With her sultry Russian accent and songwriting style that encompasses jazz, folk, and ethereal World Beat, singer/songwriter Alla Kadysh
is already making a name for herslef in Canada, her home for the past few years. Her new album, Perichole's Sincerity Theory is attracting attention
from radio stations and the print media alike because of its unusual combination of styles. By the way, if you want to know who Perichole is, you'll have to
visit Alla's Web site to find that out, and much more about this performer on the rise.
Paula: What is your musical background?
Alla: I was taking classical piano and singing in a choir since I was 7, but
dropped out of Musical College to study computers in University - a mistake,
because I'm not by no means a computer wizard. My attempt to correct it lead
to a very small part in one of the Musical Theatre productions. Just a
chorus line basically, but I was on stage ever since. Shows, bands, choirs,
back-ups, plays - you name it. I even sang with Jazz band from the Russian
NAVY orchestra at some point. Sadly, I had to take a pretty long break when
I immigrated to Canada.
Paula: Who and what are your musical influences and why?
Alla: There was a lot of Tchaikovsky in my childhood, and a lot of Freddie Mercury
in my school years, that's why I still love collaboration of rock musicians
with the classical ones.One of the shows I'd worked with was Jewish music from around the world.
Klezmer, Sephardic, Israeli - everything from the Berry Sisters to Ofra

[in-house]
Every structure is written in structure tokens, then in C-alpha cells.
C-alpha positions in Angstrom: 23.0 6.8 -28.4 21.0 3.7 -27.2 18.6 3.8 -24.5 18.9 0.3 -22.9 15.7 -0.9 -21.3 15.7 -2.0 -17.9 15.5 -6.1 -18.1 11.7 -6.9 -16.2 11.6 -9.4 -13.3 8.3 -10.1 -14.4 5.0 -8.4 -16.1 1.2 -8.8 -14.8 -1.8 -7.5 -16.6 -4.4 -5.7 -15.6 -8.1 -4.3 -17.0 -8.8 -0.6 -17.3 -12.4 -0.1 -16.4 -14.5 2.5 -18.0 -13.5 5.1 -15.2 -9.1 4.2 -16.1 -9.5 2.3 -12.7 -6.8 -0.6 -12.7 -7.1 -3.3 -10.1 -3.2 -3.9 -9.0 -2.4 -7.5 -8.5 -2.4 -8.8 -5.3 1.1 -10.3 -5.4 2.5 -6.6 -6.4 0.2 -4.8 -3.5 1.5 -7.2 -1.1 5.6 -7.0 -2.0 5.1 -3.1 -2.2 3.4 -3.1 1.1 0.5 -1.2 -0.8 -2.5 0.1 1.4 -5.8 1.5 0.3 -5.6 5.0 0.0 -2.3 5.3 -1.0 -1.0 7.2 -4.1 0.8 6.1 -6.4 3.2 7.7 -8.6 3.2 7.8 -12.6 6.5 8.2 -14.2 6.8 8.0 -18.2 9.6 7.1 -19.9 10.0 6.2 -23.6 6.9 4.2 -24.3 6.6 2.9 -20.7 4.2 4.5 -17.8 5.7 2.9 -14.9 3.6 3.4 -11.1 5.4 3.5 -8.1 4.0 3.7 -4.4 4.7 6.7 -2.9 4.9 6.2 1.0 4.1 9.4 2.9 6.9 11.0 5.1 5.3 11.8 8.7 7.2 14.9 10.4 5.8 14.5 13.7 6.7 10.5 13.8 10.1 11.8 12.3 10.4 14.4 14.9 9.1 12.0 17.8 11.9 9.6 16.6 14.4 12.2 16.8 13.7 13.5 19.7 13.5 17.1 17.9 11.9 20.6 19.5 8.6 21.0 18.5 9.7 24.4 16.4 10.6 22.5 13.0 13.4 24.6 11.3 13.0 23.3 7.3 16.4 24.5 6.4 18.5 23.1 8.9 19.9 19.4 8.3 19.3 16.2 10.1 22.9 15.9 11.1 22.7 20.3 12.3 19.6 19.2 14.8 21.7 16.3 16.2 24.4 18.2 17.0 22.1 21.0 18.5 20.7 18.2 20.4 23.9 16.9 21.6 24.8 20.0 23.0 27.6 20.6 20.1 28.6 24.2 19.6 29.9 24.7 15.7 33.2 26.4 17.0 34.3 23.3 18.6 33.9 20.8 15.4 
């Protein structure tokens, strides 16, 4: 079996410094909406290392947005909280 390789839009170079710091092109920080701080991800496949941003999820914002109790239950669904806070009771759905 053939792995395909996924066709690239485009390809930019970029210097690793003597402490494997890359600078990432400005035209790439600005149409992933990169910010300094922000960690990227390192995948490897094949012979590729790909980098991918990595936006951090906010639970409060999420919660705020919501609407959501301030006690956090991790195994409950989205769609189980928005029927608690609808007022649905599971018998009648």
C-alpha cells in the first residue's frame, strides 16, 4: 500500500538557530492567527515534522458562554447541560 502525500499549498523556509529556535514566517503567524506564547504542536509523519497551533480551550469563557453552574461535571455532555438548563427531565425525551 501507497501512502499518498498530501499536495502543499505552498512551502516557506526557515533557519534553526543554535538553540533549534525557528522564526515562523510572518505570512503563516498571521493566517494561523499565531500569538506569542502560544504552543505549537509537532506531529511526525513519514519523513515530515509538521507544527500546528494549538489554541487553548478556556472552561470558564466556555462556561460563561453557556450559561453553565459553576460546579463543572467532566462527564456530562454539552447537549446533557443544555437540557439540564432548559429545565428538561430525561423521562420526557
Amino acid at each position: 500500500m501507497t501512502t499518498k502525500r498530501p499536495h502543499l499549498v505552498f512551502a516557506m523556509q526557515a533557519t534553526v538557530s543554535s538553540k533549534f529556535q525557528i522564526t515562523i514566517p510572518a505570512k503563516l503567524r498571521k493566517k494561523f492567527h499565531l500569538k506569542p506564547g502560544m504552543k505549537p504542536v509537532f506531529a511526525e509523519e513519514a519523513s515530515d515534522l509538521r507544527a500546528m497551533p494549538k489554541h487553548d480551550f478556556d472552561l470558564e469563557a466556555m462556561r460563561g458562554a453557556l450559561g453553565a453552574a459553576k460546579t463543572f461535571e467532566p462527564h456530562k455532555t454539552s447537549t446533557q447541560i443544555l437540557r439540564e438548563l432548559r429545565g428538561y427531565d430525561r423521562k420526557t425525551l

Haza.I'd been with the show for two years, so I guess you can hear some of that
influences in my songs. Another big one for me was true "show girls" of the music biz - Nina Hagen
for example. Plus, when I came to Canada I've started listening to
contemporary Canadian artists - Jazz, folk and celtic.
Paula: What are your goals as an artist?
Alla: I'd like to start touring again. I haven't done it in a while and I miss it.
Also, I'm planning to start recording new album later this year and I'd like
to be able to collaborate more with other musicians and songwriters.
Perichole's Sincerity Theory was a lonely road.
Paula: What has the reaction been to your music so far?
Alla: Reaction from people had been amazing. There is always a small crowd at the
end of the show - buying albums, complimenting the performance, asking
questions, trying to figure out who do I sound like. (Marlene Deitrich comes
up a lot, which still surprises me. It's the accent I guess). And somehow
there is this sense of bewilderment "You're really good, how come we
haven't heard about you before?"